Monday, June 20, 2016

Conrad with Gilmore's Band, 1889

As I continue to research the life and musical career of Herman Conrad, the first Sousaphonist, I am learning a great deal about the great bandmaster who came before Sousa - Patrick Sarsfield Gilmore.

Conrad emigrated from Prussia to the U. S. in late 1887, and within months he had joined Gilmore's Band - which means he must have been a hot-shot bassist already, probably with one of the military bands of the Prussian Army (I'm still trying to track that down).

Had Gilmore summoned Conrad, having heard that he was already an accomplished bass player? I have learned that Gilmore kept track of the best bandsmen in Europe, and often successfully recruited them into his band. He always wanted the best players, so at the very least, we have to assume that Conrad was as good a player as any, and Gilmore was able to add him to the group.

Here is Gilmore's Band a year or so later, in 1889, on the steps of the St. Louis Exposition and Music Hall, and you can see Conrad in the upper right, holding a massive helicon bass (but check out some of the other interesting instruments in the band - the other helicon, which has rotary valves, and seems to have a slightly curved-up bell, the bass saxophone, the sarrusophone, the antoniophones, and more!).

Courtesy of the Missouri History Museum, St. Louis.
That huge BBb bass was built by Henry Gunckel of Paris and referred to as a "Monster" (and it was imported into the U. S. by Lyon & Healy from as early as 1880). Whether Conrad brought that horn with him, or it was given to him by Gilmore when he arrived, we simply can't say. But here's a closer look at the instrument:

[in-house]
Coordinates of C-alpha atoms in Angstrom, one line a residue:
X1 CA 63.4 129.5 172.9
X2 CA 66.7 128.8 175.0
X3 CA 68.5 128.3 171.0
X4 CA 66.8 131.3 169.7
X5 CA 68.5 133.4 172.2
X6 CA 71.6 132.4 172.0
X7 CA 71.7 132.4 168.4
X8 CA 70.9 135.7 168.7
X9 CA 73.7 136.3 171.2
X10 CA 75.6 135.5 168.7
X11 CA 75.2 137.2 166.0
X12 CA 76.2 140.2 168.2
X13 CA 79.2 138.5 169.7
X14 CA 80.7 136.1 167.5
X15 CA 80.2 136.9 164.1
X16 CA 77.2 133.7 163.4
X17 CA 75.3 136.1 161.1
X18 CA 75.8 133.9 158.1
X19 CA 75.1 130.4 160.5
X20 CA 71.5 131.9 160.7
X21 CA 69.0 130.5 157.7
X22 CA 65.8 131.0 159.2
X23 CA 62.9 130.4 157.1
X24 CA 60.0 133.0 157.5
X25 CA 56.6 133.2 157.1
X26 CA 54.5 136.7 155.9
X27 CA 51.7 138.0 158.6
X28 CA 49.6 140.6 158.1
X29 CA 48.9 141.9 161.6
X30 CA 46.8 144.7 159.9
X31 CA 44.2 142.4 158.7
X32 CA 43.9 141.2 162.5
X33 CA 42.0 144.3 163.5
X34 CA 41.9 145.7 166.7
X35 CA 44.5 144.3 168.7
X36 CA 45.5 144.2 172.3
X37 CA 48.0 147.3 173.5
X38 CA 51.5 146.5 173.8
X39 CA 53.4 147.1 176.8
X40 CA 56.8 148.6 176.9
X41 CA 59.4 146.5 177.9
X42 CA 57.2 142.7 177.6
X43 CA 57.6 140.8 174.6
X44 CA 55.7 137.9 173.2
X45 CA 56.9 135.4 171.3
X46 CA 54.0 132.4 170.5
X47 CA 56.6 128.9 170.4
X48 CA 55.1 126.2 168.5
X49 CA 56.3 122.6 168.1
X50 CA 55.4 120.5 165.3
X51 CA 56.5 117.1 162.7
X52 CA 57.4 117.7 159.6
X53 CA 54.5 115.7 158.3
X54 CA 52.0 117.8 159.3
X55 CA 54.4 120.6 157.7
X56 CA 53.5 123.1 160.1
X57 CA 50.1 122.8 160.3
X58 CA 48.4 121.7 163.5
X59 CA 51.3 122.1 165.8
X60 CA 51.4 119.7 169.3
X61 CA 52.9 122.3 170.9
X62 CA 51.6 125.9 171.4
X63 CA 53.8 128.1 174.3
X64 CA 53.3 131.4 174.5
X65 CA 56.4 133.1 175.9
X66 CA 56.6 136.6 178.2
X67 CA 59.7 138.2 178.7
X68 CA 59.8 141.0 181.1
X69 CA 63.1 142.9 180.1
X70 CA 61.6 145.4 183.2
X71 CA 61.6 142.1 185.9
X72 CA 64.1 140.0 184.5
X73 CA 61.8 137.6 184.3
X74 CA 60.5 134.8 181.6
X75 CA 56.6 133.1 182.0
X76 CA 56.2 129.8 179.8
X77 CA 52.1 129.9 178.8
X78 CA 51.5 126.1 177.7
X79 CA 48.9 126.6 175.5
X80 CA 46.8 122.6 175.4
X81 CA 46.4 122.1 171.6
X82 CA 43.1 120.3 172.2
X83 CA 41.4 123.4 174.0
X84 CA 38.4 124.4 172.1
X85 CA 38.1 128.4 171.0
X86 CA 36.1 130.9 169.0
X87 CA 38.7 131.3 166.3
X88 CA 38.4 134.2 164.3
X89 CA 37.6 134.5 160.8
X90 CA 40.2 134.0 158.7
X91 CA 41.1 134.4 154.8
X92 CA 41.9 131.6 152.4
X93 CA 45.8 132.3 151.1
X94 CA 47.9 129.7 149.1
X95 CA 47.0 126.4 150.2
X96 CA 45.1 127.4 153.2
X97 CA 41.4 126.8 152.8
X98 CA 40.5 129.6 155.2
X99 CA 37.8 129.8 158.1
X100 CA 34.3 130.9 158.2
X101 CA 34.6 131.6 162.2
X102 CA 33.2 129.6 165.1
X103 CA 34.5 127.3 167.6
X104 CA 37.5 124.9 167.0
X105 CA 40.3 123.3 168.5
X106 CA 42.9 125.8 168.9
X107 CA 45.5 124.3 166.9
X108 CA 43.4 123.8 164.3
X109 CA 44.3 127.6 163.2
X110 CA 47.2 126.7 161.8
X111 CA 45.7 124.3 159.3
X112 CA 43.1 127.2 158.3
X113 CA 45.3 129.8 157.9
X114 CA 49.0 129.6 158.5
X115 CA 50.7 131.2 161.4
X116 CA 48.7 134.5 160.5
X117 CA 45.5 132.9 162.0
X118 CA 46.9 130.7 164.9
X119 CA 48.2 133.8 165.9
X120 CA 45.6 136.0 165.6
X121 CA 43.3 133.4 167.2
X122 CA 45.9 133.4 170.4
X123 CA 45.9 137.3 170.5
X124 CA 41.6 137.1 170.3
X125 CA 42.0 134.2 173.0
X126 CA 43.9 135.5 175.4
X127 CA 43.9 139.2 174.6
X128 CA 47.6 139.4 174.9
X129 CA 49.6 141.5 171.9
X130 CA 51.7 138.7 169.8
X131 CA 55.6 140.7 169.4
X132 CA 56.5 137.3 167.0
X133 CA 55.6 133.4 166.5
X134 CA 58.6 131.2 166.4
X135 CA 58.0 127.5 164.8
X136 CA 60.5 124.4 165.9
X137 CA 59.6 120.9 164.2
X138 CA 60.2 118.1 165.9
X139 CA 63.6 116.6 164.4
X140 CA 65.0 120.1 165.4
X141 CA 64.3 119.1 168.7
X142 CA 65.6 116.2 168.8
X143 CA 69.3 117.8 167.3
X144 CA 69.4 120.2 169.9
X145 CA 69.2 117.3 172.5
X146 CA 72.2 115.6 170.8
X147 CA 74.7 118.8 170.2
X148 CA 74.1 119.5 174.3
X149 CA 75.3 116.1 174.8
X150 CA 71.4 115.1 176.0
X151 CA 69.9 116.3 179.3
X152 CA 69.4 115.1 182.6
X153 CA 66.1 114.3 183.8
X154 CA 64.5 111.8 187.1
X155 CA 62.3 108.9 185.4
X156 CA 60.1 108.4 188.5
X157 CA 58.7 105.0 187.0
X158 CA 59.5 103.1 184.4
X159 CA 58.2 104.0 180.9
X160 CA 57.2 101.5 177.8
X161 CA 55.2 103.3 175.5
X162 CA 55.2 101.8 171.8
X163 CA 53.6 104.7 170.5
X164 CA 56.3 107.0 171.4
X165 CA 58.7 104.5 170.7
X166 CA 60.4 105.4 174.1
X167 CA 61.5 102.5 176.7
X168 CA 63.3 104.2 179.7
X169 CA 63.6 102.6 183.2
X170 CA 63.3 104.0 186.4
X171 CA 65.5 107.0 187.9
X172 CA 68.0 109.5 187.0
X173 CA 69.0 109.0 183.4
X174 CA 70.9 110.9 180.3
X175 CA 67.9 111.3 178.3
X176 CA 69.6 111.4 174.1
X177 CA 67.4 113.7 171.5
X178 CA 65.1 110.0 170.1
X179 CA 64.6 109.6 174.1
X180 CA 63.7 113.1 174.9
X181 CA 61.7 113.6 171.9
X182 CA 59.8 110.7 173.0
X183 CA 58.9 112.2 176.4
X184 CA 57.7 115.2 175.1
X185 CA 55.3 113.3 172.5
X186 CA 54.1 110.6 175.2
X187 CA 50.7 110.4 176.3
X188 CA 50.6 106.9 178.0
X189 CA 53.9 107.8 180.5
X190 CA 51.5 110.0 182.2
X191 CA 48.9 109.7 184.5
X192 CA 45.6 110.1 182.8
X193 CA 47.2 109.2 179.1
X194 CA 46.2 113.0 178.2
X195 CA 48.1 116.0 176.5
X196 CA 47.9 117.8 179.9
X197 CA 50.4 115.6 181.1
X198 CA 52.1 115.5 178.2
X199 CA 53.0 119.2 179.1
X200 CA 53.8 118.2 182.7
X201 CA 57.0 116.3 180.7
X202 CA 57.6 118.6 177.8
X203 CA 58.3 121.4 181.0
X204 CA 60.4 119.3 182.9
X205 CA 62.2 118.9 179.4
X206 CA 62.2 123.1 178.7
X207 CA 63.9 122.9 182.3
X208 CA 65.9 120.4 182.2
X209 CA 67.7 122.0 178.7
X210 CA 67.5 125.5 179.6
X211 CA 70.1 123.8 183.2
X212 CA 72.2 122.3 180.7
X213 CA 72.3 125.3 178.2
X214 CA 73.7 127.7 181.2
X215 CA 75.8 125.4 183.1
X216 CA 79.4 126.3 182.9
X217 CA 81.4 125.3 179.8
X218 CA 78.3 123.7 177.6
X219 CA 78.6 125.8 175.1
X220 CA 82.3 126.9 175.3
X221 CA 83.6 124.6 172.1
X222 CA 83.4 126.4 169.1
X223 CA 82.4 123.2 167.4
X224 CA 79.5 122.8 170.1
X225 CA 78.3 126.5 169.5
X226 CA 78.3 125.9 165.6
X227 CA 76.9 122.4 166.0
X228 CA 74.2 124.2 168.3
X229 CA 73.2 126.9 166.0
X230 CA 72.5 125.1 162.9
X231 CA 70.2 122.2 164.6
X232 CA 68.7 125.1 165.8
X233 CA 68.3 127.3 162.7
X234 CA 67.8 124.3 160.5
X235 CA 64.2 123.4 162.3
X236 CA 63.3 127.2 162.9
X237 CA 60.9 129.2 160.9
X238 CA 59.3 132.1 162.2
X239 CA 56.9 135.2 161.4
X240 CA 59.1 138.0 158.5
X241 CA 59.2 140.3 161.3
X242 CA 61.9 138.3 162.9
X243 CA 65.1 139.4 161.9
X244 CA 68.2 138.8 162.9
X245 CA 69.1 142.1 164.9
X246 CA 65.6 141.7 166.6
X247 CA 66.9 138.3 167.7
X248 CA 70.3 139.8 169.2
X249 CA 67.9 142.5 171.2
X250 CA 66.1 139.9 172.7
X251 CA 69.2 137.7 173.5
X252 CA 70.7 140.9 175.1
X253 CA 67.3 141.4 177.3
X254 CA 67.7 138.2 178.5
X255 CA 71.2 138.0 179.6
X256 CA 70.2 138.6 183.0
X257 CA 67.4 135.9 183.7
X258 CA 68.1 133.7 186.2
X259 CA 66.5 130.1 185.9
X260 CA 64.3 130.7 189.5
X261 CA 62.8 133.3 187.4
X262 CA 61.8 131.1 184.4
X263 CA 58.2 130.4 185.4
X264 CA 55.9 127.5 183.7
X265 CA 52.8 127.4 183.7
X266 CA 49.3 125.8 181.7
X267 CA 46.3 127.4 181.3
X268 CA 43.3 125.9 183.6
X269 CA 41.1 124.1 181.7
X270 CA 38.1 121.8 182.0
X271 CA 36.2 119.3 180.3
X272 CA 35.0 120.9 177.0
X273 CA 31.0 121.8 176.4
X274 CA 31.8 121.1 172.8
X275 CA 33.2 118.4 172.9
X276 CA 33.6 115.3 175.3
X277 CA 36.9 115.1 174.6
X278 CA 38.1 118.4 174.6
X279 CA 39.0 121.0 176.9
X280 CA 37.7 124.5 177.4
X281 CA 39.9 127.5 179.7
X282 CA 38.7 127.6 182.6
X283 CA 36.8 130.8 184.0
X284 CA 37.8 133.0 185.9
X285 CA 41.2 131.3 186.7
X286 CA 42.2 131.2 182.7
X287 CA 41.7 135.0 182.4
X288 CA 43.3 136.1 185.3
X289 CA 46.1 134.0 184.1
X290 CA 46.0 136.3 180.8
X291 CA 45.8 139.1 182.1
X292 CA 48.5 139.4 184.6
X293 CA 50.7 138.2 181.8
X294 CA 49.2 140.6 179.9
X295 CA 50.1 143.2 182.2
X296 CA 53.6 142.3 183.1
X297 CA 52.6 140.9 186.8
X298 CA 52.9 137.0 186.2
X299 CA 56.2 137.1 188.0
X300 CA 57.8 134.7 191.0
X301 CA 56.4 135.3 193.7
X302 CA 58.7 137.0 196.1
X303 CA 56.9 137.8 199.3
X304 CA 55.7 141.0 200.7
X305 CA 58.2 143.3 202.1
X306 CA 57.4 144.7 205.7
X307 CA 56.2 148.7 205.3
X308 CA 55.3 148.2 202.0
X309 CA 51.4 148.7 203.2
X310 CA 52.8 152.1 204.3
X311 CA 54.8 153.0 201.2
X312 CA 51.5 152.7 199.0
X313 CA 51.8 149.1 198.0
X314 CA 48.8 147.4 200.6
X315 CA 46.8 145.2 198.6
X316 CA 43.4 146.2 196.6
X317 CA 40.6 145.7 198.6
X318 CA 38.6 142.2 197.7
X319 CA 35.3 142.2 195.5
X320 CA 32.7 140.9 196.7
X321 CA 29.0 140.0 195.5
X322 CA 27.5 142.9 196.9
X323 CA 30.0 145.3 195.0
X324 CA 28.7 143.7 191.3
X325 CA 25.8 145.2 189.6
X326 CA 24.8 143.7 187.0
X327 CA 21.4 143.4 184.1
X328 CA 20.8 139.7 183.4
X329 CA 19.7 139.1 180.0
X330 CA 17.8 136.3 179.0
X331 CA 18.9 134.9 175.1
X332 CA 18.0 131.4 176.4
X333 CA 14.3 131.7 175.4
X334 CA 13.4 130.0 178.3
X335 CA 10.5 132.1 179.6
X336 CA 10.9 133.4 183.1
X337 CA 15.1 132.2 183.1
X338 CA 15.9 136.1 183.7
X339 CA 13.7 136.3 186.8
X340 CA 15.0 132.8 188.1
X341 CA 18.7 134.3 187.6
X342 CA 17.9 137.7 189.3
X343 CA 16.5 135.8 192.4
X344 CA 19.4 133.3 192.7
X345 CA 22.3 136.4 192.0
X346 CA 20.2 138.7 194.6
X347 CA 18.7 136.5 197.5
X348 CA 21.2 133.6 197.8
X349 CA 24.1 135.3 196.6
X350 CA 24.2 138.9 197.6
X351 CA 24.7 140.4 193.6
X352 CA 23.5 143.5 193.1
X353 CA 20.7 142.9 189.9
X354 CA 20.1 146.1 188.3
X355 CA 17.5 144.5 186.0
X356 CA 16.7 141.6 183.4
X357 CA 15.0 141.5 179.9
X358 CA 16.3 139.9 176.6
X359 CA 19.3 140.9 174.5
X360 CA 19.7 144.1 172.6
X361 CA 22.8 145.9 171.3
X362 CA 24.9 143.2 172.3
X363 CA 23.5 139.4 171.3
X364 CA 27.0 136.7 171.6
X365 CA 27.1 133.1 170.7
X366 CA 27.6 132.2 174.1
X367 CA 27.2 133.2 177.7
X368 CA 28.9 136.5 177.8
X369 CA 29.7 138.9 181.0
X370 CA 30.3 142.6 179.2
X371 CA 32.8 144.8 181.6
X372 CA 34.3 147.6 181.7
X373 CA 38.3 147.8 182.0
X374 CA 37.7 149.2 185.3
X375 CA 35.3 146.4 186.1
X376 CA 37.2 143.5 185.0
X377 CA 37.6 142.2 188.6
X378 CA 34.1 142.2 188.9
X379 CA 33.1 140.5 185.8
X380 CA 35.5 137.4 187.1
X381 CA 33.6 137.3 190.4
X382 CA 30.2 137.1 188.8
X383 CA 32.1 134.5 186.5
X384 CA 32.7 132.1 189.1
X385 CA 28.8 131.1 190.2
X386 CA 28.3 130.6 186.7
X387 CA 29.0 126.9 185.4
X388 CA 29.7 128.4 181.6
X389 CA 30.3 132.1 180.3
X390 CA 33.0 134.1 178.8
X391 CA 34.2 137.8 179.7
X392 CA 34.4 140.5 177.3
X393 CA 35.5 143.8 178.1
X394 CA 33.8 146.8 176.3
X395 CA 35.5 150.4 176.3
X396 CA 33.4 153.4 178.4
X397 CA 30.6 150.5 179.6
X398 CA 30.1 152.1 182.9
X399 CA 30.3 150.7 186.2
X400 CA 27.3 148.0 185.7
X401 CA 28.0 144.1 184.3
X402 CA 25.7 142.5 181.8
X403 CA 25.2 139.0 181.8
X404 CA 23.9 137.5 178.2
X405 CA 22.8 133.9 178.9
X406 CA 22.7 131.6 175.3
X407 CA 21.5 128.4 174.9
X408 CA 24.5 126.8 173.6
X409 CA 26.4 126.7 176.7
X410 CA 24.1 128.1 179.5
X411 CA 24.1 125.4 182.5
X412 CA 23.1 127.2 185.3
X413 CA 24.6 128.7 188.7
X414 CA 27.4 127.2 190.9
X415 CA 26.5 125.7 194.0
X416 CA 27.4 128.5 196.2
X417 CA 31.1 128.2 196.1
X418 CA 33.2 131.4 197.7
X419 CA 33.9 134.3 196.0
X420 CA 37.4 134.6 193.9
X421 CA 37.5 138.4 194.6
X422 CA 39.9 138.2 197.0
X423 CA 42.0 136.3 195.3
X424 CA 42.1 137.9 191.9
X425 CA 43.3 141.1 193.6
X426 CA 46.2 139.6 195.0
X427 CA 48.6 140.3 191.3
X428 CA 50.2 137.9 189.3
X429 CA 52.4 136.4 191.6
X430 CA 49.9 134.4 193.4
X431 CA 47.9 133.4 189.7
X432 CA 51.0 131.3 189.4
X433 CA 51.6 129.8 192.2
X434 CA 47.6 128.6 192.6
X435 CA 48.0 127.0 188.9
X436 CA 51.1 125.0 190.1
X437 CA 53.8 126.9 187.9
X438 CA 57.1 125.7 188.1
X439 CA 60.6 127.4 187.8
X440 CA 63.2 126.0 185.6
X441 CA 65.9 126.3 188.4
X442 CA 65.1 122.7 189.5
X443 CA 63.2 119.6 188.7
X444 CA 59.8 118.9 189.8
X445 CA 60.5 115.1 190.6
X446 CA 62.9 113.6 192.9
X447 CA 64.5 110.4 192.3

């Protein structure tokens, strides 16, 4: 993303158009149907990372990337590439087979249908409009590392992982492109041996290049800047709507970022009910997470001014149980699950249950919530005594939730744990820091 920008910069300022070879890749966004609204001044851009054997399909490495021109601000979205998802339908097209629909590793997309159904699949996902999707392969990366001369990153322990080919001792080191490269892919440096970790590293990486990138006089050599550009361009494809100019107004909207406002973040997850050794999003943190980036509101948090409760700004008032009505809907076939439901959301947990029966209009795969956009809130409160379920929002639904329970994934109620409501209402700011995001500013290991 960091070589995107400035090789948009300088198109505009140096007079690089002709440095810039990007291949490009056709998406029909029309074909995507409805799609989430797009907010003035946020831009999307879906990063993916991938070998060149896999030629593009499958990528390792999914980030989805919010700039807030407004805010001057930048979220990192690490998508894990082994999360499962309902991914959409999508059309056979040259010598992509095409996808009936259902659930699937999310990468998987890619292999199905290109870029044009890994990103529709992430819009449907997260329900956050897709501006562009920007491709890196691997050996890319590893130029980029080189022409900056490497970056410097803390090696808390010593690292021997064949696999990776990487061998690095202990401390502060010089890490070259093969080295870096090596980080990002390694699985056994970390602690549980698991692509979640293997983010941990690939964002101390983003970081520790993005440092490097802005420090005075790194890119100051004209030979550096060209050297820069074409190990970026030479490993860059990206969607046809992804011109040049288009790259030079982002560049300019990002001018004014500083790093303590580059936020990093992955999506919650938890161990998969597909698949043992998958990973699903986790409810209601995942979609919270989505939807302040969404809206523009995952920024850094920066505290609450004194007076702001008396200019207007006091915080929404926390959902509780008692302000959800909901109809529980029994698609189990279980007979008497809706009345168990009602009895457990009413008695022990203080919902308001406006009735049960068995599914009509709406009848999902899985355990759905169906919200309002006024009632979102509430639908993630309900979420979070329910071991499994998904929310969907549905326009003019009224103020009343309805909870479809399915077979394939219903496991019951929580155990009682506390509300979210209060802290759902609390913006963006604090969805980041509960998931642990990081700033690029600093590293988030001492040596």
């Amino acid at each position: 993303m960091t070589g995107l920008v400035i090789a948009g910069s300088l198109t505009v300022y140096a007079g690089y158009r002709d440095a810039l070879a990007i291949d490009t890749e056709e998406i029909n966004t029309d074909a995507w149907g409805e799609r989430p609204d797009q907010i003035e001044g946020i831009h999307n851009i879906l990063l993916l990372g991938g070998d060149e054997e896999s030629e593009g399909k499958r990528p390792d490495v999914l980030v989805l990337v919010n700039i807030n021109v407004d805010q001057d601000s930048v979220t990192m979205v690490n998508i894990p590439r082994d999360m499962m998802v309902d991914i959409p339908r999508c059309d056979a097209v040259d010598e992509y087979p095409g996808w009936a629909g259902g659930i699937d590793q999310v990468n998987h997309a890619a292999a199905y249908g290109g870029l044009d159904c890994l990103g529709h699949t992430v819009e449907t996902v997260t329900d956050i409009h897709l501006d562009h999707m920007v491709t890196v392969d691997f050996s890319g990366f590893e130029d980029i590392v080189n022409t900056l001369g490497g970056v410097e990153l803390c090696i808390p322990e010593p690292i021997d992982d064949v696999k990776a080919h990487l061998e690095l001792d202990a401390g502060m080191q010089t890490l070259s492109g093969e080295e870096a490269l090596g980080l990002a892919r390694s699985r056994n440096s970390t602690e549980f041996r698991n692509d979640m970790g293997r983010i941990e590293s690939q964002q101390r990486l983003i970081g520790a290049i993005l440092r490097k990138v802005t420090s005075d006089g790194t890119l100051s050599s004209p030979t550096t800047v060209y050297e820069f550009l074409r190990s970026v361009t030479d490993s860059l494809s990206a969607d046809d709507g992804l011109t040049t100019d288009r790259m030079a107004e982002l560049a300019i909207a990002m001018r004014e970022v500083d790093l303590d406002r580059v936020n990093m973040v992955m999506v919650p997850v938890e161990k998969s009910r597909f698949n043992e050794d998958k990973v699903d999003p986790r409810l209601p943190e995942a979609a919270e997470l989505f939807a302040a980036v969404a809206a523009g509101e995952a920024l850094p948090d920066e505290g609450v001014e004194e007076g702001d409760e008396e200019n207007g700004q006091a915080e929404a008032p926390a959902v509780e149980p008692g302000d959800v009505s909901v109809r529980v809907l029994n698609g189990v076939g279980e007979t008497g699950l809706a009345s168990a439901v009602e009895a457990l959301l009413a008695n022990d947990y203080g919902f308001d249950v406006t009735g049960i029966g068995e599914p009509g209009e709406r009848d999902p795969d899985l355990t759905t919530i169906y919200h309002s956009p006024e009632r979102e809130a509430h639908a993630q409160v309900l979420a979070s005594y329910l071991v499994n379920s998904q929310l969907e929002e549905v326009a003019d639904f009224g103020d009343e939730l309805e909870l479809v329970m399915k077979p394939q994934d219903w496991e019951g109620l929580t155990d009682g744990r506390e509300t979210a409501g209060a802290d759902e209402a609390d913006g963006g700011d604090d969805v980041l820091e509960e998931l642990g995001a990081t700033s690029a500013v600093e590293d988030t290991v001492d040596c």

And here's that same horn, advertised nine years earlier, in the 1880 Lyon & Healy catalogue.

Note the price - a whopping $330! By comparison, the second Conn Sousaphone, built almost 20 years later, sold for a mere $250. That helicon must have been some horn! And Conrad played it not only during his time with Gilmore, but also for the first few years he was with Sousa's Band.

But Sousa was not a fan of helicon basses - even expensive, well-crafted ones like this one (assuming it was both of those things)! In 1892, he pitched the idea to J. W. Pepper for a modified helicon that turned the huge bell straight up, and in 1895, Pepper finally made the very first one. From that point on, as far as we can tell, Conrad only ever played a Sousaphone during his remaining years with Sousa (ending after the 1903 season).

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